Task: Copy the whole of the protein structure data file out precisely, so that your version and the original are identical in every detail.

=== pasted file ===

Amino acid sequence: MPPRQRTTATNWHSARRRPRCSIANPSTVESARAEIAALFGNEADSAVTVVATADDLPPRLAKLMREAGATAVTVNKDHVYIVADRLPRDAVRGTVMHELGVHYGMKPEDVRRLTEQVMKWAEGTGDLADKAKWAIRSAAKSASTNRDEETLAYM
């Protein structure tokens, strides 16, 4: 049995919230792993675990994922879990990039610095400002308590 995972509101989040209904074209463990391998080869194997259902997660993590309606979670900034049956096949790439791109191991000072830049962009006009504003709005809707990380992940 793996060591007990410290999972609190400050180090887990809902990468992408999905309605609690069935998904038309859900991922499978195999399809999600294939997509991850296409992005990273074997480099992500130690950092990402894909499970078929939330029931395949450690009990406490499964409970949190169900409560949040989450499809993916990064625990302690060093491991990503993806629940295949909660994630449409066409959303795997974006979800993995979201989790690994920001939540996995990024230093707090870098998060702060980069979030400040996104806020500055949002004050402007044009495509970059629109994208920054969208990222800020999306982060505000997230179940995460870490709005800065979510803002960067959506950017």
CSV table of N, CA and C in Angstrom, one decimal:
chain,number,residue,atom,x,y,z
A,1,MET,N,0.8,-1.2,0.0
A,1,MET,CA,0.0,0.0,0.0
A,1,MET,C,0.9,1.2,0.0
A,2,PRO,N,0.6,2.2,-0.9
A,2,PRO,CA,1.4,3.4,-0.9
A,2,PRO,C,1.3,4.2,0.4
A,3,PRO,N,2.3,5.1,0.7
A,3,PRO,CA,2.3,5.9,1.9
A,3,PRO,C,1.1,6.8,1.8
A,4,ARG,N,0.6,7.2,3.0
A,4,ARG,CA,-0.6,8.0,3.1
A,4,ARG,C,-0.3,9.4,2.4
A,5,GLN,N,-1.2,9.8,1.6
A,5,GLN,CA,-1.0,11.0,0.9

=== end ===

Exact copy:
Amino acid sequence: MPPRQRTTATNWHSARRRPRCSIANPSTVESARAEIAALFGNEADSAVTVVATADDLPPRLAKLMREAGATAVTVNKDHVYIVADRLPRDAVRGTVMHELGVHYGMKPEDVRRLTEQVMKWAEGTGDLADKAKWAIRSAAKSASTNRDEETLAYM
């Protein structure tokens, strides 16, 4: 049995919230792993675990994922879990990039610095400002308590 995972509101989040209904074209463990391998080869194997259902997660993590309606979670900034049956096949790439791109191991000072830049962009006009504003709005809707990380992940 793996060591007990410290999972609190400050180090887990809902990468992408999905309605609690069935998904038309859900991922499978195999399809999600294939997509991850296409992005990273074997480099992500130690950092990402894909499970078929939330029931395949450690009990406490499964409970949190169900409560949040989450499809993916990064625990302690060093491991990503993806629940295949909660994630449409066409959303795997974006979800993995979201989790690994920001939540996995990024230093707090870098998060702060980069979030400040996104806020500055949002004050402007044009495509970059629109994208920054969208990222800020999306982060505000997230179940995460870490709005800065979510803002960067959506950017």
CSV table of N, CA and C in Angstrom, one decimal:
chain,number,residue,atom,x,y,z
A,1,MET,N,0.8,-1.2,0.0
A,1,MET,CA,0.0,0.0,0.0
A,1,MET,C,0.9,1.2,0.0
A,2,PRO,N,0.6,2.2,-0.9
A,2,PRO,CA,1.4,3.4,-0.9
A,2,PRO,C,1.3,4.2,0.4
A,3,PRO,N,2.3,5.1,0.7
A,3,PRO,CA,2.3,5.9,1.9
A,3,PRO,C,1.1,6.8,1.8
A,4,ARG,N,0.6,7.2,3.0
A,4,ARG,CA,-0.6,8.0,3.1
A,4,ARG,C,-0.3,9.4,2.4
A,5,GLN,N,-1.2,9.8,1.6
A,5,GLN,CA,-1.0,11.0,0.9